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person— is not one clear idea behind it. one person witi— is not one clear idea behind it. one person will say _ is not one clear idea behind it. one person will say it _ is not one clear idea behind it. one person will say it safe _ is not one clear idea behind it. one person will say it safe and - is not one clear idea behind it. one person will say it safe and anotherl person will say it safe and another person _ person will say it safe and another person will— person will say it safe and another person will say _ person will say it safe and another person will say it _ person will say it safe and another person will say it is _ person will say it safe and another person will say it is not _ person will say it safe and another person will say it is not safe, - person will say it safe and another person will say it is not safe, it. person will say it is not safe, it is contradictory. _ so it sounds like you're a bit confused at the moment about what is the right thing to do? me and many other people, yes. i definitely want to get the vaccine as soon as possible. i think it'll really help me and the people around me if i try and say as soon as possible. the government is encouraging families to make the decision together over whether to vaccinate. but they say it's the child who will have the final say. will parents be comfortable with that? i feel at the moment, there is a lot of information that's open and available for young people. so i feel that they are able to make a decision based on what they've learned in schools, what they've read in media. i would never force them to have it if they didn't want it. i think if we give them the information that they need, and then they can make their own decision, i would let my children make that decision. but what if a family can't agree? teaching unions are warning that schools are going to be put in a difficult position.
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head teachers are wary of being stuck in the middle. it is not the job of schools and academies up and down the country to make decisions about what's in the best interests of individualfamilies. that's a decision that families need to come to together. you're being put in a really difficult position, aren't you? it's a challenging situation, but i think as a head teacher in a secondary school, i'm not going to be forcing anyone to do anything that they choose not to. the fear of more empty classrooms, of more school lockdowns, that's what's driving this latest vaccination policy. it's why the government says it will move with urgency to implement it. zoe conway, bbc news.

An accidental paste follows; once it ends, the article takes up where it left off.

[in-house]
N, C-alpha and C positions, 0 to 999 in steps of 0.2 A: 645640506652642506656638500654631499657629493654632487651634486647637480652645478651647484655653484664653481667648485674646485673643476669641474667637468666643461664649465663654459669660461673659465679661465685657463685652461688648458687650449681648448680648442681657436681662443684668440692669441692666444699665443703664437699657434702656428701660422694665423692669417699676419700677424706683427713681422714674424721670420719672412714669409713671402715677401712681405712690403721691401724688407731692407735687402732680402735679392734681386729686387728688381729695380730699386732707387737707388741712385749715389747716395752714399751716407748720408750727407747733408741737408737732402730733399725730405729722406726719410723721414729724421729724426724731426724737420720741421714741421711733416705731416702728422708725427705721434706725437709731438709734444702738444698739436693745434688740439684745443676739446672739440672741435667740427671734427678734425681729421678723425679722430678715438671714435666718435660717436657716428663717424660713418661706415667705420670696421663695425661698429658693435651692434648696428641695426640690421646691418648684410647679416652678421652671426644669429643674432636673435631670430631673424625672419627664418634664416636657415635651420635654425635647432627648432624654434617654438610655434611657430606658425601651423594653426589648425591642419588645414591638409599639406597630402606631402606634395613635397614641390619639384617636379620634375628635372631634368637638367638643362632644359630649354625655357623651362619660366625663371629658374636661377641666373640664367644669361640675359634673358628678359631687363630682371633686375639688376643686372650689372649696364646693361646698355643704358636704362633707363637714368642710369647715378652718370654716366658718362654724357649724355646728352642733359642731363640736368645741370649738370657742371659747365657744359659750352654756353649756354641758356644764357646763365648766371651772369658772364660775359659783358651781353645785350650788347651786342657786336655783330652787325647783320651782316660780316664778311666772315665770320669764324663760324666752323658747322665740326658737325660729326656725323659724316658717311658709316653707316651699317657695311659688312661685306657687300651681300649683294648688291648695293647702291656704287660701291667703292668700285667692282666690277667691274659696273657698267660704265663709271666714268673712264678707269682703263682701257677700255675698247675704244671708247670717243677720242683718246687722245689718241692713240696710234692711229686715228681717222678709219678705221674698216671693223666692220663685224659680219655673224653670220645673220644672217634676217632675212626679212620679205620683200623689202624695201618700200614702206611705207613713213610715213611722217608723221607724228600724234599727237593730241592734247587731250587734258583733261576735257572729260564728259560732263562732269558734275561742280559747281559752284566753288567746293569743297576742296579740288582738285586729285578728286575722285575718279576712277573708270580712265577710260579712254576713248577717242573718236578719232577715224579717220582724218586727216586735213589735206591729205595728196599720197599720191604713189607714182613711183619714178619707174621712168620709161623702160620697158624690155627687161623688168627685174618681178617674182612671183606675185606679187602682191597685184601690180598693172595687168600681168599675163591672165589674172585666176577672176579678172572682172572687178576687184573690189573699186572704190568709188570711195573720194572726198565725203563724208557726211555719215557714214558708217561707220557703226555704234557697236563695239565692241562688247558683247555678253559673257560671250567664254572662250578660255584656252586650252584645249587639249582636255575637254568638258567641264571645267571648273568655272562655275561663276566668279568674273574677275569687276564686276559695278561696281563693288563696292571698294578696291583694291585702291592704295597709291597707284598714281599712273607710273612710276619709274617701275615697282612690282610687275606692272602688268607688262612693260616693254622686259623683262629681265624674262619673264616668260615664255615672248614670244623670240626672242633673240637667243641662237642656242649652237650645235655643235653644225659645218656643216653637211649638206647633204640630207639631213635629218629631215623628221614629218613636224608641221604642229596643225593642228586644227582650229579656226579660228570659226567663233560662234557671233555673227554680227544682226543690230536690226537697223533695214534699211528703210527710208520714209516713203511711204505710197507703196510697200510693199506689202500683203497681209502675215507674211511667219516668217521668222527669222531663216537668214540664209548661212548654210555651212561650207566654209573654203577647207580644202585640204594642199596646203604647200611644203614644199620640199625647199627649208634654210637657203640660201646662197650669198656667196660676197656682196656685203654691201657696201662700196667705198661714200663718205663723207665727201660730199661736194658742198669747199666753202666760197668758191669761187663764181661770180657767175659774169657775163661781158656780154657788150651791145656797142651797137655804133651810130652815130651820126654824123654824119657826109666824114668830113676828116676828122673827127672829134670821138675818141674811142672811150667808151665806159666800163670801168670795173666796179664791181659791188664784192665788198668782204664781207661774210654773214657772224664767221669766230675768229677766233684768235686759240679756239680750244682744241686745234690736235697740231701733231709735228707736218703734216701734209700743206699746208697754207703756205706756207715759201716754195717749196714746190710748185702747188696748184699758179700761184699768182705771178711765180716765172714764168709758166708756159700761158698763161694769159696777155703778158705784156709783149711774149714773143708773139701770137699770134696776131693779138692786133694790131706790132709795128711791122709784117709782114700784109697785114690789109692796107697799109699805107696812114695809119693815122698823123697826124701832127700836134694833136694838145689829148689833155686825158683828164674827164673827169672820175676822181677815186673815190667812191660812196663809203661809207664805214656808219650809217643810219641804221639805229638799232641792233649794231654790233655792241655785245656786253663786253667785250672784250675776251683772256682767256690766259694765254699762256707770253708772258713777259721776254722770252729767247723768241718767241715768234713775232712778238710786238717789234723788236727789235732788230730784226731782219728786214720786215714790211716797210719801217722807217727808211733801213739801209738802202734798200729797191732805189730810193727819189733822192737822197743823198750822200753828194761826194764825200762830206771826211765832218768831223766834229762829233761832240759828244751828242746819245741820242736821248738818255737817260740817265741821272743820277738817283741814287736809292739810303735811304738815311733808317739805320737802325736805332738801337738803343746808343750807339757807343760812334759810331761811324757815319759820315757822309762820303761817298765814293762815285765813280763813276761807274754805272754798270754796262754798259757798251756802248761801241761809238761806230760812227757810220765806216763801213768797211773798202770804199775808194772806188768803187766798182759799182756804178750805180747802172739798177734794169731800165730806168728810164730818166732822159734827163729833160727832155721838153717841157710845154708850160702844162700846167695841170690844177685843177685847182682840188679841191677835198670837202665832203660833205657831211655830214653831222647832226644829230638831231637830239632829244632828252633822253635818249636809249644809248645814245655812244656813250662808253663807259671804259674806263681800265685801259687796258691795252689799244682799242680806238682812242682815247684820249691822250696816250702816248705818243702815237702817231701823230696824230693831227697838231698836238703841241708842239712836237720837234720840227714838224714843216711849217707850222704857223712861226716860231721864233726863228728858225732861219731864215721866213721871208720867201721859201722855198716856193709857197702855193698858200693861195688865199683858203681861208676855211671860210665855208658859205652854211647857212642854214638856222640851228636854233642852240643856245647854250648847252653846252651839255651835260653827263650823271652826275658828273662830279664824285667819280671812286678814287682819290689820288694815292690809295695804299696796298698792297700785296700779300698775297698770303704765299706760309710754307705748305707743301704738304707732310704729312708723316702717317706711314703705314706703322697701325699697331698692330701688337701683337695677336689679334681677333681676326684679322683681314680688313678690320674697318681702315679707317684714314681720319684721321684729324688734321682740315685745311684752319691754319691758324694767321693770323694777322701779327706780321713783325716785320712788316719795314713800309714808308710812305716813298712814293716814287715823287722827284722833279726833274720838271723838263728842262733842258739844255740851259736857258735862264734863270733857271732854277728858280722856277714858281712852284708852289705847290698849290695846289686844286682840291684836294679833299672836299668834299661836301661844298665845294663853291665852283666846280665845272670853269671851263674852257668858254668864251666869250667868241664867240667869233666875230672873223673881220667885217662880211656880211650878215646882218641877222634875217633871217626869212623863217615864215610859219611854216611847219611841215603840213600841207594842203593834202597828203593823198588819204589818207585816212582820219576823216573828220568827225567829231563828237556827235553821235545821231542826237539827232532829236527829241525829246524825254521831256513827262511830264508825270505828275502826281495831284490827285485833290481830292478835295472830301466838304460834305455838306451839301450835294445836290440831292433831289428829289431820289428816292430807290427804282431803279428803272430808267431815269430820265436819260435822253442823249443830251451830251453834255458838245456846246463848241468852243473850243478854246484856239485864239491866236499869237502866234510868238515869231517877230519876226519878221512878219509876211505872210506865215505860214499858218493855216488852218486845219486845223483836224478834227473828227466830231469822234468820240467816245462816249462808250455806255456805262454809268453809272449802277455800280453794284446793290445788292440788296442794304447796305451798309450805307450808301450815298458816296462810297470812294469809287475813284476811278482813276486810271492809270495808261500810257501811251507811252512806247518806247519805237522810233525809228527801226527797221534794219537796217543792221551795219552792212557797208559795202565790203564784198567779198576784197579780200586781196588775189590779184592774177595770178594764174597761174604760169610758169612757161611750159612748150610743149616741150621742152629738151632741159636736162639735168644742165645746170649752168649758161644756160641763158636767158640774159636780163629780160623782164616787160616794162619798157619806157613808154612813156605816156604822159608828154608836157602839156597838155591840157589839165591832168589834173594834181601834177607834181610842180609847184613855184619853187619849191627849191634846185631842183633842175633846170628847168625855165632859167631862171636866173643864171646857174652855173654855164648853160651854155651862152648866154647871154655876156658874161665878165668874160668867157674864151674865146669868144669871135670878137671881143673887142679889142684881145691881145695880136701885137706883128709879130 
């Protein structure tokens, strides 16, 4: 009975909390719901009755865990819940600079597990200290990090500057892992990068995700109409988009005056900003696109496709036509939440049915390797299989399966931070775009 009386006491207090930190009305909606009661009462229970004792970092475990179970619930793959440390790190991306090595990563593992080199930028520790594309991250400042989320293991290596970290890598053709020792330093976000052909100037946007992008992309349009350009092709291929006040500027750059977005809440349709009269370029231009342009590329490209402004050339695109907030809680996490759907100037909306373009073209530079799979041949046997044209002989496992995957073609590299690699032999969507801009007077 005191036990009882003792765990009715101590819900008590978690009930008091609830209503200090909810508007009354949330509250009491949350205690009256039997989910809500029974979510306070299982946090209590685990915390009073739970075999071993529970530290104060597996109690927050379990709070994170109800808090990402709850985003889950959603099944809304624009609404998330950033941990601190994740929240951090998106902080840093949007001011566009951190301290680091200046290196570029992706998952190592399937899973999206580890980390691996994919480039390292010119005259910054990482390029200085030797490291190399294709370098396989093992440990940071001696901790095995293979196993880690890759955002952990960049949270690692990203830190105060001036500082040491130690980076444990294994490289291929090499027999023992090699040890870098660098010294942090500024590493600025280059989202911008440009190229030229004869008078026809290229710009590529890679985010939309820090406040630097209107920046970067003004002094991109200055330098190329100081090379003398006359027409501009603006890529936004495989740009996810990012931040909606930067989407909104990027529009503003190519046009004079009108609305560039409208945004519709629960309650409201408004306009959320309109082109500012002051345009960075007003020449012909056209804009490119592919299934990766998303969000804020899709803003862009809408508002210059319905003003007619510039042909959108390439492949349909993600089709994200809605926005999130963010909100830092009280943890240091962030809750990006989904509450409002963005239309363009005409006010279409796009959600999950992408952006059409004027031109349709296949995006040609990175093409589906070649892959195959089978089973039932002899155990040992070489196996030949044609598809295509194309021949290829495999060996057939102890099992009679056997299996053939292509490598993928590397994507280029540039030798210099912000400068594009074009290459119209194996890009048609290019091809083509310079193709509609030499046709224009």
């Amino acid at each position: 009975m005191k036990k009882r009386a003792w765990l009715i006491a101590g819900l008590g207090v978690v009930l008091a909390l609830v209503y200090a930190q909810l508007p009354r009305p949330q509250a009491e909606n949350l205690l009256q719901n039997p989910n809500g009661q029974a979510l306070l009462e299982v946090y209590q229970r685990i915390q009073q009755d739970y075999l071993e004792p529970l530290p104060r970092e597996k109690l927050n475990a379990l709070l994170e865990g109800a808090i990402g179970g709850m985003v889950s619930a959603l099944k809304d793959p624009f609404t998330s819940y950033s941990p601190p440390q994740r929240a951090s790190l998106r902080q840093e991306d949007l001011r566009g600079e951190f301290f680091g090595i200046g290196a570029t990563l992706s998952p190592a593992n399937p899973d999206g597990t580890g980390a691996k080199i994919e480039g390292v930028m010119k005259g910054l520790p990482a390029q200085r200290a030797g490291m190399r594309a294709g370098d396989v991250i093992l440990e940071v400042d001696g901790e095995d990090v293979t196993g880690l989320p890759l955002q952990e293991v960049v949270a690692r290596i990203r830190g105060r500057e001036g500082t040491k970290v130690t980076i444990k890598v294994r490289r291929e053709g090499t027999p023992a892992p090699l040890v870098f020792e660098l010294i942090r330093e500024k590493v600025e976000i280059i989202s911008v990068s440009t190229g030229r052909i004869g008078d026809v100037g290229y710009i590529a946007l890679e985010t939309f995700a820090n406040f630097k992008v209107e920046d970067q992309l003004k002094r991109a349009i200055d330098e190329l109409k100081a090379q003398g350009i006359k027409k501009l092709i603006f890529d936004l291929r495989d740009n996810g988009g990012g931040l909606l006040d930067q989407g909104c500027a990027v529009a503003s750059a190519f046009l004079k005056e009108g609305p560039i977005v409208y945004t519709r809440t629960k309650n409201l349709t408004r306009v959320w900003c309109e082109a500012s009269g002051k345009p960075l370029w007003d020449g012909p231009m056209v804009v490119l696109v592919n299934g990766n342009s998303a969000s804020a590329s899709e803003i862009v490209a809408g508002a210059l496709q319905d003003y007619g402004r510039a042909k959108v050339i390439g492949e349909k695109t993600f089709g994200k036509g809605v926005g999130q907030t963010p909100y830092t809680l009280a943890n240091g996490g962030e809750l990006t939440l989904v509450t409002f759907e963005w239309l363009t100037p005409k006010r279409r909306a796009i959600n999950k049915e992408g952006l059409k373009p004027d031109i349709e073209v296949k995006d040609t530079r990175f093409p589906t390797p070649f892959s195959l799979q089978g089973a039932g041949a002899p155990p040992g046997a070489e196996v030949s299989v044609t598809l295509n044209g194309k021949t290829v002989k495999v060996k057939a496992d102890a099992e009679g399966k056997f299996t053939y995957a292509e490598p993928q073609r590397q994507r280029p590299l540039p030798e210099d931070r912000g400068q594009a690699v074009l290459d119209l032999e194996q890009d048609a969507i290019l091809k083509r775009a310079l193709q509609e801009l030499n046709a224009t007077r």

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let's try and answer some of your questions. to answer your questions i'm joined byjonathan ball, who's a professor of molecular virology at the university of nottingham, alan watkins. we have selected about ten questions, let see if we can get through them. the first one asks, we have been told two vaccinations provide better protection against the delta variant, so why is this different for children? we the delta variant, so why is this different for children?— the delta variant, so why is this different for children? we know from vafious different for children? we know from various trials — different for children? we know from various trials around _ different for children? we know from various trials around the _ different for children? we know from various trials around the world - different for children? we know from various trials around the world we i various trials around the world we have had a uk trial as well, children respond incredibly well to vaccines and natural infection. your immunity is at its peak during those adolescent years and early adulthood. and therefore you don't need two doses to have a very good response. i think the other factor that came into play is the fact that
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we are around twice, three times more likely to see serious adverse effects you mentioned, particularly this myocarditis, inflammation of the heart of the sac that surrounds the heart of the sac that surrounds the heart, you are more likely to see that on the second dose and therefore by giving a single dose, you have the benefit of a good immune response to the virus without the increased risk of serious side effects. ., ., ., ,~' the increased risk of serious side effects. ., ., ., ., effects. ok, i want to ask about side effects. — effects. ok, i want to ask about side effects, gabrielle - effects. ok, i want to ask about side effects, gabrielle as, - effects. ok, i want to ask about side effects, gabrielle as, i - effects. ok, i want to ask about side effects, gabrielle as, i am| side effects, gabrielle as, i am worried about the potential side effects, why haven't we heard more about them? i effects, why haven't we heard more about them?— effects, why haven't we heard more about them? i think we have heard a lot about the — about them? i think we have heard a lot about the various _ about them? i think we have heard a lot about the various side _ about them? i think we have heard a lot about the various side effects - lot about the various side effects for the vaccines as they have been introduced. one of the benefits of the pace at which we have deployed the pace at which we have deployed the covid vaccines is we have been able to report on very many immunisations which have taken place over a very short time period and therefore when you get these very,